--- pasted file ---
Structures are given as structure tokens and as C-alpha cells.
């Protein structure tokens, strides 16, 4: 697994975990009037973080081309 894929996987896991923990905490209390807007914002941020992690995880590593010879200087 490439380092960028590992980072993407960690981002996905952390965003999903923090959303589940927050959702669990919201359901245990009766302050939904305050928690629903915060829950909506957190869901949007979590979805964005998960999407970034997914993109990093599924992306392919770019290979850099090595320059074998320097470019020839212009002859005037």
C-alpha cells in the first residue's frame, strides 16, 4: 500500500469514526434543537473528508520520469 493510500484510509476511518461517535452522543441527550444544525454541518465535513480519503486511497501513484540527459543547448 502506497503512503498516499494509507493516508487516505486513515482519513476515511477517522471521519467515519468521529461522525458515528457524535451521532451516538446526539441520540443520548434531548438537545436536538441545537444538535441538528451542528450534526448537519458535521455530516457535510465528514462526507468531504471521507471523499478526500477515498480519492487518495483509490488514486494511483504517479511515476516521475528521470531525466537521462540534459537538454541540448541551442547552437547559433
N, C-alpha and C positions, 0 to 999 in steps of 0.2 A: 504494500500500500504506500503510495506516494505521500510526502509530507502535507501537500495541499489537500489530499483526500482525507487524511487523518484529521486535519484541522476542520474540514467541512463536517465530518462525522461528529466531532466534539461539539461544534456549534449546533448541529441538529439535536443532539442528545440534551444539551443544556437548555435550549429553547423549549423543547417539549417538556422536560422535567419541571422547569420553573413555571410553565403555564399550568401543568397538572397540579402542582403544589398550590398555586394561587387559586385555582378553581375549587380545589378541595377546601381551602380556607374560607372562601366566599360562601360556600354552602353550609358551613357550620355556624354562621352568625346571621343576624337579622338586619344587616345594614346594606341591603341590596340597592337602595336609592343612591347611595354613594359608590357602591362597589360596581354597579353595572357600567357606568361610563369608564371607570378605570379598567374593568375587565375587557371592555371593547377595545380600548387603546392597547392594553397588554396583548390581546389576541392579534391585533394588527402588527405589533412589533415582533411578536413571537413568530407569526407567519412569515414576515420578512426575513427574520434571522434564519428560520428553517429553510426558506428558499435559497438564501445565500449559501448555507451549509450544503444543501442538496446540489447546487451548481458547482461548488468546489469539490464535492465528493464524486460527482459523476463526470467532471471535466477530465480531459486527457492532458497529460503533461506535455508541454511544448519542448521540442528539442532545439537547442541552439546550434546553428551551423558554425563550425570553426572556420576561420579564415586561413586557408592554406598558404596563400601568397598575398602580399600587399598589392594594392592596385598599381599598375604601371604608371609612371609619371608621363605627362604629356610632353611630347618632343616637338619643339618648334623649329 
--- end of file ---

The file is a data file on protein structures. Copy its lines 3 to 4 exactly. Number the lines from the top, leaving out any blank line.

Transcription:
C-alpha cells in the first residue's frame, strides 16, 4: 500500500469514526434543537473528508520520469 493510500484510509476511518461517535452522543441527550444544525454541518465535513480519503486511497501513484540527459543547448 502506497503512503498516499494509507493516508487516505486513515482519513476515511477517522471521519467515519468521529461522525458515528457524535451521532451516538446526539441520540443520548434531548438537545436536538441545537444538535441538528451542528450534526448537519458535521455530516457535510465528514462526507468531504471521507471523499478526500477515498480519492487518495483509490488514486494511483504517479511515476516521475528521470531525466537521462540534459537538454541540448541551442547552437547559433
N, C-alpha and C positions, 0 to 999 in steps of 0.2 A: 504494500500500500504506500503510495506516494505521500510526502509530507502535507501537500495541499489537500489530499483526500482525507487524511487523518484529521486535519484541522476542520474540514467541512463536517465530518462525522461528529466531532466534539461539539461544534456549534449546533448541529441538529439535536443532539442528545440534551444539551443544556437548555435550549429553547423549549423543547417539549417538556422536560422535567419541571422547569420553573413555571410553565403555564399550568401543568397538572397540579402542582403544589398550590398555586394561587387559586385555582378553581375549587380545589378541595377546601381551602380556607374560607372562601366566599360562601360556600354552602353550609358551613357550620355556624354562621352568625346571621343576624337579622338586619344587616345594614346594606341591603341590596340597592337602595336609592343612591347611595354613594359608590357602591362597589360596581354597579353595572357600567357606568361610563369608564371607570378605570379598567374593568375587565375587557371592555371593547377595545380600548387603546392597547392594553397588554396583548390581546389576541392579534391585533394588527402588527405589533412589533415582533411578536413571537413568530407569526407567519412569515414576515420578512426575513427574520434571522434564519428560520428553517429553510426558506428558499435559497438564501445565500449559501448555507451549509450544503444543501442538496446540489447546487451548481458547482461548488468546489469539490464535492465528493464524486460527482459523476463526470467532471471535466477530465480531459486527457492532458497529460503533461506535455508541454511544448519542448521540442528539442532545439537547442541552439546550434546553428551551423558554425563550425570553426572556420576561420579564415586561413586557408592554406598558404596563400601568397598575398602580399600587399598589392594594392592596385598599381599598375604601371604608371609612371609619371608621363605627362604629356610632353611630347618632343616637338619643339618648334623649329 